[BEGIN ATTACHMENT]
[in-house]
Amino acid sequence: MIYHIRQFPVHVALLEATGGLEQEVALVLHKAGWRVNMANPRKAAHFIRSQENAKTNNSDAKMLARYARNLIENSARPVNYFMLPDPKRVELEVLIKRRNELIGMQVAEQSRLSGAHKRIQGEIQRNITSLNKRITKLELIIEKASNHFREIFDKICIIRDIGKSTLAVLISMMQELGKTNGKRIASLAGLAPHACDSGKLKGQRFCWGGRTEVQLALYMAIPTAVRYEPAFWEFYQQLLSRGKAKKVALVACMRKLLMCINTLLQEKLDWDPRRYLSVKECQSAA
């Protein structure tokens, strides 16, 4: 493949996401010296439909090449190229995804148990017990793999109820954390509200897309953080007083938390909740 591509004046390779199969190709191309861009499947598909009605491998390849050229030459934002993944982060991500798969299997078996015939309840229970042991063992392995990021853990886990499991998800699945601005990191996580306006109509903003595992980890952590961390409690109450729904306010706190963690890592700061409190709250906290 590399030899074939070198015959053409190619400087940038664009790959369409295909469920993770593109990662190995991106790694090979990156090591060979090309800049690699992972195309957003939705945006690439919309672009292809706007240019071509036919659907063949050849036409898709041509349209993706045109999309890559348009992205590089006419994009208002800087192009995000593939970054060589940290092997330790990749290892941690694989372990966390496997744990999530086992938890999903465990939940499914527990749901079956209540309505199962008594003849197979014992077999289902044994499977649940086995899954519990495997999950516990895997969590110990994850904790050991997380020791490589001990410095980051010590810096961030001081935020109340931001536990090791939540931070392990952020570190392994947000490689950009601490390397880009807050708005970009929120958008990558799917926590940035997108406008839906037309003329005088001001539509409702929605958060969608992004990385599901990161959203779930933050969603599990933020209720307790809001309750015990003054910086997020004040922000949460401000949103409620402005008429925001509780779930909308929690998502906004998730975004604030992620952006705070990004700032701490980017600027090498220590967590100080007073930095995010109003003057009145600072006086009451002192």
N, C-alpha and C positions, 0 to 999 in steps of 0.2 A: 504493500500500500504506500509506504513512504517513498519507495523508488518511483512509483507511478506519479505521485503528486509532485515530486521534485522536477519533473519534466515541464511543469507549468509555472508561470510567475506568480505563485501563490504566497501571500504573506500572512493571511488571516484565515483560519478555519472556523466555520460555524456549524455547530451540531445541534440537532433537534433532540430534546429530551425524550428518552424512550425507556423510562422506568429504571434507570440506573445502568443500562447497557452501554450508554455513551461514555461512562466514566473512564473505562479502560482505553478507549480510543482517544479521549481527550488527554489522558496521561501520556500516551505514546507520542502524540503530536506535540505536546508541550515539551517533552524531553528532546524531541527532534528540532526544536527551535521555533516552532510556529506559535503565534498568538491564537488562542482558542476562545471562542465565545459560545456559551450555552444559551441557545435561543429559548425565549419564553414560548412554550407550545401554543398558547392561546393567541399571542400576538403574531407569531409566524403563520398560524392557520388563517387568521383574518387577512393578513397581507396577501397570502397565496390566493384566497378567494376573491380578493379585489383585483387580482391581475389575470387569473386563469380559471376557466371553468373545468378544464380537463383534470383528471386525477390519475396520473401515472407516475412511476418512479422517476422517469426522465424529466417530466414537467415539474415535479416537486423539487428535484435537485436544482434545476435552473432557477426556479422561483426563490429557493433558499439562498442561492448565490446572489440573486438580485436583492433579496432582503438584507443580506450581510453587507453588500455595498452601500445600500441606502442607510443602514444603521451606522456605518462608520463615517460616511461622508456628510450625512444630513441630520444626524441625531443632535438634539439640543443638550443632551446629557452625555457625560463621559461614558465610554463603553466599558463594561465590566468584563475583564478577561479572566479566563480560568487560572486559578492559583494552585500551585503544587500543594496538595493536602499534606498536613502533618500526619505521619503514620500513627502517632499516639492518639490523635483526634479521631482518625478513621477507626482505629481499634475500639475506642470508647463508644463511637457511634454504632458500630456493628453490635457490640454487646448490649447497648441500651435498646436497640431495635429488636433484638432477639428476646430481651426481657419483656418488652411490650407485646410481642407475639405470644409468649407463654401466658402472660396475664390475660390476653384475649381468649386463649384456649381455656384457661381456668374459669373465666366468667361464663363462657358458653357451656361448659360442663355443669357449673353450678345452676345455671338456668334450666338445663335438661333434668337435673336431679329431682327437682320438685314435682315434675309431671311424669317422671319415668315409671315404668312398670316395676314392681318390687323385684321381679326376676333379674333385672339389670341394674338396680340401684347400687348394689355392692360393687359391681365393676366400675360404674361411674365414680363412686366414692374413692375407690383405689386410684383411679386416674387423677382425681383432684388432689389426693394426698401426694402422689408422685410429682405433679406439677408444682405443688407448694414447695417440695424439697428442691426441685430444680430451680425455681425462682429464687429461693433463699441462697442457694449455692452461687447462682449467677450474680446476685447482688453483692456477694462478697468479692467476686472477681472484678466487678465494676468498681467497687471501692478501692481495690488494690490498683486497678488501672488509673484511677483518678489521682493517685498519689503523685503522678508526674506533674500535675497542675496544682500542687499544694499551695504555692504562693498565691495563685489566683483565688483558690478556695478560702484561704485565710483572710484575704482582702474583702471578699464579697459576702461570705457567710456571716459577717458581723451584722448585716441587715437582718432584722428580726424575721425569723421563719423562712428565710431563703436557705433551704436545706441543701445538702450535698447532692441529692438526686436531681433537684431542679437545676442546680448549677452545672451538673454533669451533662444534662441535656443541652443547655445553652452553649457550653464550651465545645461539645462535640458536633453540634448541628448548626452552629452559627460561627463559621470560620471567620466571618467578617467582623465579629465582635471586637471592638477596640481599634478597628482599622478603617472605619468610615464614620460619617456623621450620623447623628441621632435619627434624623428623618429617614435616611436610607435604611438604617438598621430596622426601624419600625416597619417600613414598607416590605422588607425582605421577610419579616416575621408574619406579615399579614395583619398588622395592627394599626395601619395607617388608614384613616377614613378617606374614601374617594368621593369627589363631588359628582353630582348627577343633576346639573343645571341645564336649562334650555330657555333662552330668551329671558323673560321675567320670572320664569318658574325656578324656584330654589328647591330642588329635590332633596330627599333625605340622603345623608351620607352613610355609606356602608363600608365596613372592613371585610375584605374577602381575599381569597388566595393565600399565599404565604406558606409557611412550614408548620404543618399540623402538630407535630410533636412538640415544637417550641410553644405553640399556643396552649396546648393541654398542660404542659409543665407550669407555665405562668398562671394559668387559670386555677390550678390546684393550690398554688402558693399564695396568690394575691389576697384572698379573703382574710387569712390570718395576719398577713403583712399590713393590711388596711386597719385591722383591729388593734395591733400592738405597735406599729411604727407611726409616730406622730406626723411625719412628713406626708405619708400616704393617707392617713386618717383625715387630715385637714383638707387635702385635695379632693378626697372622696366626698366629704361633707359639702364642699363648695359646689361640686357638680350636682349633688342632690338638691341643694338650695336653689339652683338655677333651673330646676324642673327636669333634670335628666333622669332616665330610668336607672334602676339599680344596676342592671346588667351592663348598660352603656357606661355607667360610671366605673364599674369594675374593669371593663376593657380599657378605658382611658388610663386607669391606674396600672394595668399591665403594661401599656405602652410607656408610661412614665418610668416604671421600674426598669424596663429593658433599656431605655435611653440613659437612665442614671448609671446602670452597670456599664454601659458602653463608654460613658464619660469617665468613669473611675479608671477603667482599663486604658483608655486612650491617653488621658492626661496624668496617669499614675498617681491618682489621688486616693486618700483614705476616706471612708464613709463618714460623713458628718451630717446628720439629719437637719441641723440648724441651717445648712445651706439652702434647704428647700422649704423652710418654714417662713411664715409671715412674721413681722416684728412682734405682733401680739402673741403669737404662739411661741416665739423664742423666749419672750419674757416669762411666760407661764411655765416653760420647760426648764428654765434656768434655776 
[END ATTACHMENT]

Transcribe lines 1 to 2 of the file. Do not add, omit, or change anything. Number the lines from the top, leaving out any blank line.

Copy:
[in-house]
Amino acid sequence: MIYHIRQFPVHVALLEATGGLEQEVALVLHKAGWRVNMANPRKAAHFIRSQENAKTNNSDAKMLARYARNLIENSARPVNYFMLPDPKRVELEVLIKRRNELIGMQVAEQSRLSGAHKRIQGEIQRNITSLNKRITKLELIIEKASNHFREIFDKICIIRDIGKSTLAVLISMMQELGKTNGKRIASLAGLAPHACDSGKLKGQRFCWGGRTEVQLALYMAIPTAVRYEPAFWEFYQQLLSRGKAKKVALVACMRKLLMCINTLLQEKLDWDPRRYLSVKECQSAA